Prof. Amy Newman
Songbird populations in southwestern Ontario have decreased by 70 per cent in the last five decades, as grassland ecosystems are lost to urban sprawl and other factors. But farms and ranches dedicated to agricultural restoration are helping reverse that trend, by taking an integrated approach to wildlife health.
These operations are part of the Alternative Land Use Services (ALUS) organization, which helps farmers restore and create healthy ecosystems on agricultural land. ALUS understands the importance of improving these ecosystems while sustaining agricultural production. The organization provides financial incentives for farmers and ranchers to restore parts of their land.
Prof. Amy Newman, an ecophysiologist from the University of Guelph’s Department of Integrative Biology, is working with 10 such farm properties in Norfolk County to study the impact of restorative practices on songbird biodiversity and physiology.
She’s found that farms dedicated to ALUS’s kind of restoration support greater avian biodiversity than conventional farms.
“The farmers are key to the process.” says Newman, “We have to be mindful of how our wildlife efforts are interconnected with their livelihoods.”
Newman works with specialists, such as farmers and conservation biologists, to navigate the delicate balance between wildlife biodiversity and environmental health and feeding a growing human population. The way animal and environmental health intersects with human health defines the One Health research approach that Newman embraces.
As an ecophysiologist – that is, a researcher who uses physiological tools in natural environments to study animal populations – Newman viewed the songbird population’s decline as a sign that the ecosystems present in lands converted from natural landscapes to farms were not thriving.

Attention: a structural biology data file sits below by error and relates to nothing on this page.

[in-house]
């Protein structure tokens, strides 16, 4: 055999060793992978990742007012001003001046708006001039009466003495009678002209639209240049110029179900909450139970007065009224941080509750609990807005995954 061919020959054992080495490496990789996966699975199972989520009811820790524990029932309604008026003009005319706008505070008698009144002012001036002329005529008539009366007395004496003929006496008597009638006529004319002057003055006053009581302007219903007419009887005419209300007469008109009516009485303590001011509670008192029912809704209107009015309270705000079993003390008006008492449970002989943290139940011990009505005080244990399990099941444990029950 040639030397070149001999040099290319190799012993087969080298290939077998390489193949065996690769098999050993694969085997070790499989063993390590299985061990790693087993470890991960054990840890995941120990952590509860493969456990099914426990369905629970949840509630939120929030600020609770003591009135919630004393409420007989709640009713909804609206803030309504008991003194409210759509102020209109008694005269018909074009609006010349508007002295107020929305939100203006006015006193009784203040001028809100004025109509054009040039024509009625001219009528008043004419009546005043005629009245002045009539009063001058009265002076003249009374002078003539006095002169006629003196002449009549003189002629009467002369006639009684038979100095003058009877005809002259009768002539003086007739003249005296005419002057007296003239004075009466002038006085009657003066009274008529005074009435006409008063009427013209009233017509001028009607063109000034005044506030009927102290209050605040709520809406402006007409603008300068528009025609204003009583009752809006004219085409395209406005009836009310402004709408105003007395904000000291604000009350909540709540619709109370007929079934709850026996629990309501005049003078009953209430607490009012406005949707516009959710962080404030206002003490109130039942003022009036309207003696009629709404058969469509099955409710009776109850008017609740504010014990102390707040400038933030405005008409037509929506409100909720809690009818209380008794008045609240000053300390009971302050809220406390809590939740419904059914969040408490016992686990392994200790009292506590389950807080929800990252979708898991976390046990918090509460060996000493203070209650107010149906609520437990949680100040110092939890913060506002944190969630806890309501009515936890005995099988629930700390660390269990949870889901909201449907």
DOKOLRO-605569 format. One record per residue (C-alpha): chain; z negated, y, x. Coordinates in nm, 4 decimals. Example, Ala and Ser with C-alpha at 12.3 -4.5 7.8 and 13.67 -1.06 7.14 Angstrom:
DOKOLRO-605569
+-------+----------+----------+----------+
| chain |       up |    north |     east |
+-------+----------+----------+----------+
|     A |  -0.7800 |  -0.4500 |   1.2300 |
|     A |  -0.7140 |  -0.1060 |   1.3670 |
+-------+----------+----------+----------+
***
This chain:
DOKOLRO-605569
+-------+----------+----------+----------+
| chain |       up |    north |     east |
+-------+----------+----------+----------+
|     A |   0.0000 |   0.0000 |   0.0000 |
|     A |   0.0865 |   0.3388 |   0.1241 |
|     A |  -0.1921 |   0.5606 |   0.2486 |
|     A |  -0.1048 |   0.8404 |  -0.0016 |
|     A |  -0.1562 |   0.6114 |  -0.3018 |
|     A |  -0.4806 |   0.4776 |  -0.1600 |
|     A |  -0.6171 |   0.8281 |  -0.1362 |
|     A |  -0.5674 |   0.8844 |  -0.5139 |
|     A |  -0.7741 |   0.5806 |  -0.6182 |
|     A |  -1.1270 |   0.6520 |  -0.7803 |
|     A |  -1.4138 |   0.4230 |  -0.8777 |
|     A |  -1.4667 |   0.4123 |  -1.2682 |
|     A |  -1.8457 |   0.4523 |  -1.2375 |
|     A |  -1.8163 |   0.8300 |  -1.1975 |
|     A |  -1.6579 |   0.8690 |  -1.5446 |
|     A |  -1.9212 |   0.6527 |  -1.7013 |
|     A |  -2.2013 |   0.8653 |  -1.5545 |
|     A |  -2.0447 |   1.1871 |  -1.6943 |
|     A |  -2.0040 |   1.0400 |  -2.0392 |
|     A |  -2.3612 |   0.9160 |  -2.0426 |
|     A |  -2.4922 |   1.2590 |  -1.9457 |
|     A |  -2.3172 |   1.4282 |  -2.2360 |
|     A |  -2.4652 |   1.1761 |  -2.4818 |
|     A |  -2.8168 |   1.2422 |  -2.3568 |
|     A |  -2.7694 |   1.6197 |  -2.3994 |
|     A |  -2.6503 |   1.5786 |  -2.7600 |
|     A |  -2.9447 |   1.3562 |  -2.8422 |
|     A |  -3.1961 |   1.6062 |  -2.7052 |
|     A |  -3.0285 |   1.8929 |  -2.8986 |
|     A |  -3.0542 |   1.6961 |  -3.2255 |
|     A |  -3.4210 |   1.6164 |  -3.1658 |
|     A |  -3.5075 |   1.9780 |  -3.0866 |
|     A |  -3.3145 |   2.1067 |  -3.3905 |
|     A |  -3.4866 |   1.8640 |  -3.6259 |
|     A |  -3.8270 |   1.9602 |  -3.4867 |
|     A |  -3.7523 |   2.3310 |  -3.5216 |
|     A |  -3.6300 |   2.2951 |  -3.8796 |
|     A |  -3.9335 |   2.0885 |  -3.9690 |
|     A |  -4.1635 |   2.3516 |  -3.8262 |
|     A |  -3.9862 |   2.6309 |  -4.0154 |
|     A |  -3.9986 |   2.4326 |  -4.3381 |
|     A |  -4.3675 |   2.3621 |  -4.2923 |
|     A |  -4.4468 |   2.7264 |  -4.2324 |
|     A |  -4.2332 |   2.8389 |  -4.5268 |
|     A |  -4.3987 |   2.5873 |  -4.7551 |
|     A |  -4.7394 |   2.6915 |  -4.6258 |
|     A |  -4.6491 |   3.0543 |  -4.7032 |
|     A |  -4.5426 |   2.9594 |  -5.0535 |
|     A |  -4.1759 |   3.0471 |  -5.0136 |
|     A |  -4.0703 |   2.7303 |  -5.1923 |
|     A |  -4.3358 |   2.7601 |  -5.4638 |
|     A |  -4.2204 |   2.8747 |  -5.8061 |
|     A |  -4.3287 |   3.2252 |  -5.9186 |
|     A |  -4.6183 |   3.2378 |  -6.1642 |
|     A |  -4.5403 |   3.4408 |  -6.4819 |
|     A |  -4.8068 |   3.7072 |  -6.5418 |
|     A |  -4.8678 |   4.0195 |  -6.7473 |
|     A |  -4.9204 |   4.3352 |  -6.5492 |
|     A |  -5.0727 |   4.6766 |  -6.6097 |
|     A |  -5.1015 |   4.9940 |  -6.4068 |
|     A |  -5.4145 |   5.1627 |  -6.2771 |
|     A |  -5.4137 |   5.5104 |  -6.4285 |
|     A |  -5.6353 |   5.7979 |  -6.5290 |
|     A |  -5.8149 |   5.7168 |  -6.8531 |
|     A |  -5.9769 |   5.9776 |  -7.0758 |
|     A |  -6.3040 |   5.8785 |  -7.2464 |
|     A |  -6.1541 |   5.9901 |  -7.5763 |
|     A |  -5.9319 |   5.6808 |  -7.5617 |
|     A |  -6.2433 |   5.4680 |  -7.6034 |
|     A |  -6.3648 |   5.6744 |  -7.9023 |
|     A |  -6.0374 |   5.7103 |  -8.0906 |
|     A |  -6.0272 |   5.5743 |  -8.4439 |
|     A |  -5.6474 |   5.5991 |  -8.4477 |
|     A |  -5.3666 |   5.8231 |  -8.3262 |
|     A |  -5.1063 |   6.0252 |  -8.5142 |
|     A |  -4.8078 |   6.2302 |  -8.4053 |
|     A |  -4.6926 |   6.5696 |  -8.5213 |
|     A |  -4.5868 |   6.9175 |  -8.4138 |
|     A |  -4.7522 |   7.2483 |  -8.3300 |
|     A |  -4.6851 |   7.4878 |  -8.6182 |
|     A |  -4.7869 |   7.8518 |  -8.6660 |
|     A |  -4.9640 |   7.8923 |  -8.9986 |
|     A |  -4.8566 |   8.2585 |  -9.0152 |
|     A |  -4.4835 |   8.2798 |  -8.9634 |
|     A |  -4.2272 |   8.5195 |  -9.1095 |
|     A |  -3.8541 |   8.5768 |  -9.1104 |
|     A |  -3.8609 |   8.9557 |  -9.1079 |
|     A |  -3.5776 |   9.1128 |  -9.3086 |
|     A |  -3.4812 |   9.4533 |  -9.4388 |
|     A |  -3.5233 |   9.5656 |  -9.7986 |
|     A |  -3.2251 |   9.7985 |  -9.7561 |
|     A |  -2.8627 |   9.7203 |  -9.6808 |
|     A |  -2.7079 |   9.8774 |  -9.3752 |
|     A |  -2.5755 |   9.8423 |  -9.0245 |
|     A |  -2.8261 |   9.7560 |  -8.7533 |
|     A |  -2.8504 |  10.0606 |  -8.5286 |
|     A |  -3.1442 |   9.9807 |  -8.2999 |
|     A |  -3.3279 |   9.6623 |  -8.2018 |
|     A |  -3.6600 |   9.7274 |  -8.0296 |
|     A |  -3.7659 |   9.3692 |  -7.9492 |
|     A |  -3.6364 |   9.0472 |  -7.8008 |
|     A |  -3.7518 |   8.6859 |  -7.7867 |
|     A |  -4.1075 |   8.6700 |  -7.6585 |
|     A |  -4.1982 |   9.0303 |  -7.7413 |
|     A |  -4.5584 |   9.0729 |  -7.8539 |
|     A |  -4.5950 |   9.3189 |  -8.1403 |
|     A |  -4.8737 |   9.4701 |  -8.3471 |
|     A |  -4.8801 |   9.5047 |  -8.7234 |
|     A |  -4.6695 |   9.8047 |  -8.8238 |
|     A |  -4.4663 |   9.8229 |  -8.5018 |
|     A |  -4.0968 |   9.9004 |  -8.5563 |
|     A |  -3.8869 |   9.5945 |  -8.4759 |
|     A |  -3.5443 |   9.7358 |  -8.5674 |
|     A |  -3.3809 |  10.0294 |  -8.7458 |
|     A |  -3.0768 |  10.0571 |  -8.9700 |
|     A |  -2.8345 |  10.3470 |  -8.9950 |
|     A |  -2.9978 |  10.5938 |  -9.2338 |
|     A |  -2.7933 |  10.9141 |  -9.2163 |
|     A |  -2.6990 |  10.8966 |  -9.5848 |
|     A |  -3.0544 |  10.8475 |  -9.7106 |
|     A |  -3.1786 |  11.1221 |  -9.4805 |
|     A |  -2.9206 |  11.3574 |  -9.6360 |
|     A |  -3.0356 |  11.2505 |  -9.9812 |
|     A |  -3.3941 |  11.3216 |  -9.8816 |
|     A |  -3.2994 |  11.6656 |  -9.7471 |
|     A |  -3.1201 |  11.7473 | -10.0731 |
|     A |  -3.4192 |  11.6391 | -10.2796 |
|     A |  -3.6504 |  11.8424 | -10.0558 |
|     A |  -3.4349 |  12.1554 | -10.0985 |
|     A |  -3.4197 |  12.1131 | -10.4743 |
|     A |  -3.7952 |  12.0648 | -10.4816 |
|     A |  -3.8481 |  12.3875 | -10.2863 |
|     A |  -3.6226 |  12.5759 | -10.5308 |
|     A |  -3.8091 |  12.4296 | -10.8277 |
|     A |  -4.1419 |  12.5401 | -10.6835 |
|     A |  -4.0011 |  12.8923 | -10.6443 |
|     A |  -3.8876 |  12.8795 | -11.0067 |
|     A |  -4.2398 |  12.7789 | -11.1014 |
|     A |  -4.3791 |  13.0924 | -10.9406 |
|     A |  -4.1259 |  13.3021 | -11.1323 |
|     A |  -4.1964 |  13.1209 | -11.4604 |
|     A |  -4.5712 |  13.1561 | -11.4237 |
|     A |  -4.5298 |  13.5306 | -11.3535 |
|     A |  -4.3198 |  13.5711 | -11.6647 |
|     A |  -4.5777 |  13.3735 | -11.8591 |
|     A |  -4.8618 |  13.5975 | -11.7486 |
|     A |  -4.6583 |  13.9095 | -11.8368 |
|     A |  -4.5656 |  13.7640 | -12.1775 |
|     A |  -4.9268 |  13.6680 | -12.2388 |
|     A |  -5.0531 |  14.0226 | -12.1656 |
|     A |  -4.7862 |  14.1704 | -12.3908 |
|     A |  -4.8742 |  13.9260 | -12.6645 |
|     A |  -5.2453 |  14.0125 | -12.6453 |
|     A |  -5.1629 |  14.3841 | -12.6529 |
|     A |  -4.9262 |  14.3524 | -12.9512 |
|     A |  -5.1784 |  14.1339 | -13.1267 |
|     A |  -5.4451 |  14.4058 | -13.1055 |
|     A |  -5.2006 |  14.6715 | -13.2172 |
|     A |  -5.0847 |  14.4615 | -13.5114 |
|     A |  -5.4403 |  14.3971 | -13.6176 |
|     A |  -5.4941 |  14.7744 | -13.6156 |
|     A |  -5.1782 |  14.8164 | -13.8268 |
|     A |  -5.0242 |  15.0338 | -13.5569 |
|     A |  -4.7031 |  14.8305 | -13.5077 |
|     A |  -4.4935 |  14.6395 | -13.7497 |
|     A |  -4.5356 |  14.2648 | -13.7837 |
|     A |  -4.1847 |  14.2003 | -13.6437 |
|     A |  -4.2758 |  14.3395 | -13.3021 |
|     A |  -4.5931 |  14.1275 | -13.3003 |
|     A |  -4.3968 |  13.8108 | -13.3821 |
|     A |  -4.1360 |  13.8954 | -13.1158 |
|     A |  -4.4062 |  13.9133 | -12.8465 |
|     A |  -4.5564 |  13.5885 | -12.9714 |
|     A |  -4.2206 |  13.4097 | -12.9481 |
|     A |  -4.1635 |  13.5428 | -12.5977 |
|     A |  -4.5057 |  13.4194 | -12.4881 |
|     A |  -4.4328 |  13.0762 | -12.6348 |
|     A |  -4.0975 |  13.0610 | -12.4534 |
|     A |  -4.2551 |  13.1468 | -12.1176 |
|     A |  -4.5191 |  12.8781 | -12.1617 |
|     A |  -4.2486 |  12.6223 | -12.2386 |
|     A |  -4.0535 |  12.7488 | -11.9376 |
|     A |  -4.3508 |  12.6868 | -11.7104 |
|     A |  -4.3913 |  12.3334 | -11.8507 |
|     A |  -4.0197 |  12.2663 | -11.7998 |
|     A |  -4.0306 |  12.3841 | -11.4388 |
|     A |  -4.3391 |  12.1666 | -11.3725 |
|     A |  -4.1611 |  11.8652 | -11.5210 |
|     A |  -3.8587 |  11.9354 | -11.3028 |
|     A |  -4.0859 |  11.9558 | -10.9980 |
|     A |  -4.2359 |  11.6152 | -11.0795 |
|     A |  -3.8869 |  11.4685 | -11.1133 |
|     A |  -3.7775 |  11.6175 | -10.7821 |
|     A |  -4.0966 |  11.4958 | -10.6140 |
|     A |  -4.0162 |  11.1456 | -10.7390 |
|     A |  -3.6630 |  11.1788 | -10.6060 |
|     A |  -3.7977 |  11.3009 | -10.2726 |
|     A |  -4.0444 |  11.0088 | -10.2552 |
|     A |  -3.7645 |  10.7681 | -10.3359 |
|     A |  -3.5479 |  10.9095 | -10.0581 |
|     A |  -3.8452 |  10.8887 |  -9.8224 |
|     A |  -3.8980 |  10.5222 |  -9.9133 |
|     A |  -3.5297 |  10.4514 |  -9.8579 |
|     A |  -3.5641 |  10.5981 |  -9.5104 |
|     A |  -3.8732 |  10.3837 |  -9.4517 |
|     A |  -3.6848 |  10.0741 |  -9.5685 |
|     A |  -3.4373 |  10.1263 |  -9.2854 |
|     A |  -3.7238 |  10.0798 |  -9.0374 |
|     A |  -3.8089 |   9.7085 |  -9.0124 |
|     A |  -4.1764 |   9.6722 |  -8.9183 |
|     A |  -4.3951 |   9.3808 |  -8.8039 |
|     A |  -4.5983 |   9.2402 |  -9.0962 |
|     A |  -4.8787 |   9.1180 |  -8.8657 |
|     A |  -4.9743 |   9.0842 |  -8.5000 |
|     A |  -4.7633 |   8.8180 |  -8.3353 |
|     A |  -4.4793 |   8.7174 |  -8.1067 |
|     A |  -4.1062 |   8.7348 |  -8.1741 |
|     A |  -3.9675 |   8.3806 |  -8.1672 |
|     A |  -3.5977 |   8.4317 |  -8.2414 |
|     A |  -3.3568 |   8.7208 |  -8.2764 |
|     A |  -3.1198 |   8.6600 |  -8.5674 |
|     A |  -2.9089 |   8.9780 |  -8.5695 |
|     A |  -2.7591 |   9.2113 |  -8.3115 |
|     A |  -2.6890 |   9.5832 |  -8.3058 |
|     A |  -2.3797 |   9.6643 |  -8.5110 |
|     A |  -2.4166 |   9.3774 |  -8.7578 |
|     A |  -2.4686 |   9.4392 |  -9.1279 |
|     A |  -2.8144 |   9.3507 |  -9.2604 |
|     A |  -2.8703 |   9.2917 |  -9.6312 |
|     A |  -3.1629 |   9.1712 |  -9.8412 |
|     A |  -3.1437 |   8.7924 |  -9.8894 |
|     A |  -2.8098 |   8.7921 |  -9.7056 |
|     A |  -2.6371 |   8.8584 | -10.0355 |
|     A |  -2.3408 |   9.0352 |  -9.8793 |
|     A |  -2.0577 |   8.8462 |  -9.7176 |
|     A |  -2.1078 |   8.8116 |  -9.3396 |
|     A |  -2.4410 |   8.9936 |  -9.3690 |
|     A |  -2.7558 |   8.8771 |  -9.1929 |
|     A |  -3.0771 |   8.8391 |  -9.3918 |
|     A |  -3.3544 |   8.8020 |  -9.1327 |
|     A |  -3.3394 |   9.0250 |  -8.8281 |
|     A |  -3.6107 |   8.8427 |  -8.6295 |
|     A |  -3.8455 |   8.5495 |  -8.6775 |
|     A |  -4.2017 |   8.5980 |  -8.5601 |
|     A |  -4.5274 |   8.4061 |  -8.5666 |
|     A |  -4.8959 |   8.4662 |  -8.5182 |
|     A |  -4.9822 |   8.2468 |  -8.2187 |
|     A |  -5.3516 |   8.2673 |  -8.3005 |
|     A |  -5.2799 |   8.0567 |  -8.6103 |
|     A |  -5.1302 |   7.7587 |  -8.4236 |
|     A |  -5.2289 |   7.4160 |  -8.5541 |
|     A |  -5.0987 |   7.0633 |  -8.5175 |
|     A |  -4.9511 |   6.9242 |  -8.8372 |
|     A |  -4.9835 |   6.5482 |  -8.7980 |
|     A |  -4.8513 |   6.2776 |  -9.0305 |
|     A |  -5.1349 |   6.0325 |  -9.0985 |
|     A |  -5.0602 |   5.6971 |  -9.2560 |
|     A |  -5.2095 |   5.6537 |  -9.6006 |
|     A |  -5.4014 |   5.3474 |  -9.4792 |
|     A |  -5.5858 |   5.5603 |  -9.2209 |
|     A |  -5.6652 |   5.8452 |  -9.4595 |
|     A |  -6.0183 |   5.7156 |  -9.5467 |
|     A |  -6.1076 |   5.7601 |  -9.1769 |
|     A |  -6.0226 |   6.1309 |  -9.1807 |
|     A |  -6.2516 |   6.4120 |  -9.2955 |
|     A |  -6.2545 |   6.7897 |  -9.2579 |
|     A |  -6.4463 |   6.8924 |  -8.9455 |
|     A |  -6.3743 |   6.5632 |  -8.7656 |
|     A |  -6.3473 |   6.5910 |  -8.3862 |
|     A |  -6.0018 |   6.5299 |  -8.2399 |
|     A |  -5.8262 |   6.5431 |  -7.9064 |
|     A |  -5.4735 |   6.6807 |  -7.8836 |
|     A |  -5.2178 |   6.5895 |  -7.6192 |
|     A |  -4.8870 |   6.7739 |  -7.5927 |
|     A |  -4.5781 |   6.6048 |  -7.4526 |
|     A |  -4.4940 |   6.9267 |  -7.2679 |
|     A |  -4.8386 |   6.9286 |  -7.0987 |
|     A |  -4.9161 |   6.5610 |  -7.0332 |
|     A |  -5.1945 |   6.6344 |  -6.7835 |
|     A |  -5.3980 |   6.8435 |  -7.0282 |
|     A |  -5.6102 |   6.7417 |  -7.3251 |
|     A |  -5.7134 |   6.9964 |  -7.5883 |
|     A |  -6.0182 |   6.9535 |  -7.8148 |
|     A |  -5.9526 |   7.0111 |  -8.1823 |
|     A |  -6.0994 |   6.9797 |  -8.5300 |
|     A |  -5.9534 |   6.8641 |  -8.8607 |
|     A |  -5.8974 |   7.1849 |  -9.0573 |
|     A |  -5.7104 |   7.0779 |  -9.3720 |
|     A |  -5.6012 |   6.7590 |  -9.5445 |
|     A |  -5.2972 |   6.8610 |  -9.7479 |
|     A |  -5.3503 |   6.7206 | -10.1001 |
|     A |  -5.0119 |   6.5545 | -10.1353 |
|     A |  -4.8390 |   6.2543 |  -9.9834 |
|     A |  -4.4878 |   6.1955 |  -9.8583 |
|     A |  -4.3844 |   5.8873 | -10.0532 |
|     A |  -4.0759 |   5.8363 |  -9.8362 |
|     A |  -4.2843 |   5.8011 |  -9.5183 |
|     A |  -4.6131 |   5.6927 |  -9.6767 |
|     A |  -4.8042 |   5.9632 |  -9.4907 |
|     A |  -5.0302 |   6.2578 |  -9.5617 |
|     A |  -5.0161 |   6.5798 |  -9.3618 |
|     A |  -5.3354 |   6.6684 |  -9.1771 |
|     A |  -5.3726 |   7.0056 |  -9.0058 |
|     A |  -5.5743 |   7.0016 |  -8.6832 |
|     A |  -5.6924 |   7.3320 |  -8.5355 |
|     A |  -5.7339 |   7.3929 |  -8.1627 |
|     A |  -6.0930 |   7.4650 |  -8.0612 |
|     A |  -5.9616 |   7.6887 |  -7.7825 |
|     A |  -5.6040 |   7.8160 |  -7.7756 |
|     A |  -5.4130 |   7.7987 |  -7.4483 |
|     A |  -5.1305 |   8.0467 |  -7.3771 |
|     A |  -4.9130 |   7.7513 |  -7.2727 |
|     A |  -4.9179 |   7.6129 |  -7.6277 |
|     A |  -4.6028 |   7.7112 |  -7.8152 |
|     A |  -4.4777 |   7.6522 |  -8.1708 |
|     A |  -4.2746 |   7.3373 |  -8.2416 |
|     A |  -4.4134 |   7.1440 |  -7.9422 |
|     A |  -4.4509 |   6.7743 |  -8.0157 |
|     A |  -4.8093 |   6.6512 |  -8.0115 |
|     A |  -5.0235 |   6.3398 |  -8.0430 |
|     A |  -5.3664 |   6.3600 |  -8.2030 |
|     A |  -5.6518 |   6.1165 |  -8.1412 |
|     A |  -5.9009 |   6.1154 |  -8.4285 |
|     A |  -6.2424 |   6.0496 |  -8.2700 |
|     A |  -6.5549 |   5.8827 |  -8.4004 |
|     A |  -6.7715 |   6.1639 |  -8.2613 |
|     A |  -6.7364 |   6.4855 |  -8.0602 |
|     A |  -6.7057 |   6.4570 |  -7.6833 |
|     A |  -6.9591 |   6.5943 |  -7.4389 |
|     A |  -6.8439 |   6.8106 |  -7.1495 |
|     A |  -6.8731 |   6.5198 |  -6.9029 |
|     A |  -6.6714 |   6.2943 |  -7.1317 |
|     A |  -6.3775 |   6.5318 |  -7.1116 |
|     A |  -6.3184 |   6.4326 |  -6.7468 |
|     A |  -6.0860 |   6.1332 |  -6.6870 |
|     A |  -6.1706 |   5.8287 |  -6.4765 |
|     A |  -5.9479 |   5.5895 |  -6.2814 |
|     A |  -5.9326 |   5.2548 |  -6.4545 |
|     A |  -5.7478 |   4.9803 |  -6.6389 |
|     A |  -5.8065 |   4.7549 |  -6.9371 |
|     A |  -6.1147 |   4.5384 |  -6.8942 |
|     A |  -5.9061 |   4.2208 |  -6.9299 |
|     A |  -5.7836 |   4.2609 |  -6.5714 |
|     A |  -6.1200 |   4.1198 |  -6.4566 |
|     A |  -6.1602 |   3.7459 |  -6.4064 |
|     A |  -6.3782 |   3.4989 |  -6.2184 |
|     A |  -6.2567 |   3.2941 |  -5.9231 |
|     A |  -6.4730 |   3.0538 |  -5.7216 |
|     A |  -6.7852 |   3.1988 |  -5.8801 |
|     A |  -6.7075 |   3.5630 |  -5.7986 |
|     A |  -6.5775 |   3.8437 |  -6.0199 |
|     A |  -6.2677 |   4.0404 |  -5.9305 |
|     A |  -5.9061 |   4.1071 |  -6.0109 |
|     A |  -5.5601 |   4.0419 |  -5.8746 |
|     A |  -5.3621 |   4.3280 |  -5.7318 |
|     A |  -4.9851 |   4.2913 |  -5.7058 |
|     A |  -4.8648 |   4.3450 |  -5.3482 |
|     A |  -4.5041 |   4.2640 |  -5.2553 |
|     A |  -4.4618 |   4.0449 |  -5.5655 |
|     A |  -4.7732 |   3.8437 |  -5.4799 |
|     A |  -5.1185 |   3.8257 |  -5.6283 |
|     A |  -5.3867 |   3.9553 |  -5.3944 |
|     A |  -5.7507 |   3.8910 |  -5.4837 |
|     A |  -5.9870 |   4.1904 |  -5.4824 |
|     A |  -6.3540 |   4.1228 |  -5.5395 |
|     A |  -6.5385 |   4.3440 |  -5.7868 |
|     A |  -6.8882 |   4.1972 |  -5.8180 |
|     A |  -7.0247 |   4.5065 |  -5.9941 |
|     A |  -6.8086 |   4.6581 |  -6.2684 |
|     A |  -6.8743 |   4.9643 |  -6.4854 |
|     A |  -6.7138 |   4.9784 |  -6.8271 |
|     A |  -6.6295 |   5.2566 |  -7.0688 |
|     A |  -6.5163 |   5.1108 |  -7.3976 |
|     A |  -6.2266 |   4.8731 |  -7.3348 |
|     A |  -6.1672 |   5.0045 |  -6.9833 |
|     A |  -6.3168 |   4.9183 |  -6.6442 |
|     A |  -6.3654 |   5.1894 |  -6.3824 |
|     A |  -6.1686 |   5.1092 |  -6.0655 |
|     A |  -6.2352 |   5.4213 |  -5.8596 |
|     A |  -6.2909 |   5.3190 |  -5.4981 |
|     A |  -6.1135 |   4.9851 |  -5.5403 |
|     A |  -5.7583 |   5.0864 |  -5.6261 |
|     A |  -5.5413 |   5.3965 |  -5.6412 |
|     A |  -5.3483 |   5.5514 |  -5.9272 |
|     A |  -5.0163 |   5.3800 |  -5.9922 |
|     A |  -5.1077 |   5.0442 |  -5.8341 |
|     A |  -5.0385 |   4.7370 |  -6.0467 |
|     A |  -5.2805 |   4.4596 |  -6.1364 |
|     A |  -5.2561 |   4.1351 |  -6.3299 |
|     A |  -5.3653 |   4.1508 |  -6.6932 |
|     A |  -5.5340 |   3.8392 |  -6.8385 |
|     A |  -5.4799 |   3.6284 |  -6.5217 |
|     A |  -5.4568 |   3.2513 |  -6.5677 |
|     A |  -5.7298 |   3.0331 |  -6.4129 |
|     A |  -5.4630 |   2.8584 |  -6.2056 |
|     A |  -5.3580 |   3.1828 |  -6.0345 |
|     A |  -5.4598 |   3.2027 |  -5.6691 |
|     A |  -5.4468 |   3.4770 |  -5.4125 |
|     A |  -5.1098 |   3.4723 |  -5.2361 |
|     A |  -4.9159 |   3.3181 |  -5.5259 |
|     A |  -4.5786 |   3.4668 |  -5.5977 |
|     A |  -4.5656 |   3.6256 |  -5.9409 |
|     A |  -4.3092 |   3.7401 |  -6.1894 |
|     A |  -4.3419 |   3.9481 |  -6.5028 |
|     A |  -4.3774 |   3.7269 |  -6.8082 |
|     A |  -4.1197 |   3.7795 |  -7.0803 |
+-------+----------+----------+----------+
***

That’s where restoration efforts come in. Newman and her lab have documented the positive effects of these actions; indeed, early findings from their study suggest that farms with restored or undisturbed natural habitat support greater avian biodiversity than conventional farms. This includes sensitive songbird populations such as grasshopper sparrows, bobolinks, black and yellow-billed cuckoos, eastern bluebirds, and woodland warblers. Greater songbird diversity also suggests healthier insect populations, thus more potential pollinators to help increase farmers’ crop yields.
Newman is encouraged by these results. She points to the value of One Health in this project — the results reaffirm the idea that increased ecological health favourably impacts animal health and provides further incentive for farmers to incorporate restorative practices into their landscape.
Newman sees One Health as more of a philosophy than a discipline, crediting how it encourages researchers to get “out of their silos” and to be flexible in their approaches to questions of human, animal, and environmental health. She admires the way One Health provides a common base for approaching research questions, while allowing for enormous amounts of creativity in practice.
“One Health gives us the opportunity to change our focus,” she says. “It’s akin to a camera where you have interchangeable lenses from all different disciplines with which you can look at the same landscape.”
This project is partially funded by the Weston Family Ecosystem Innovation Award.
By Anna McMenemy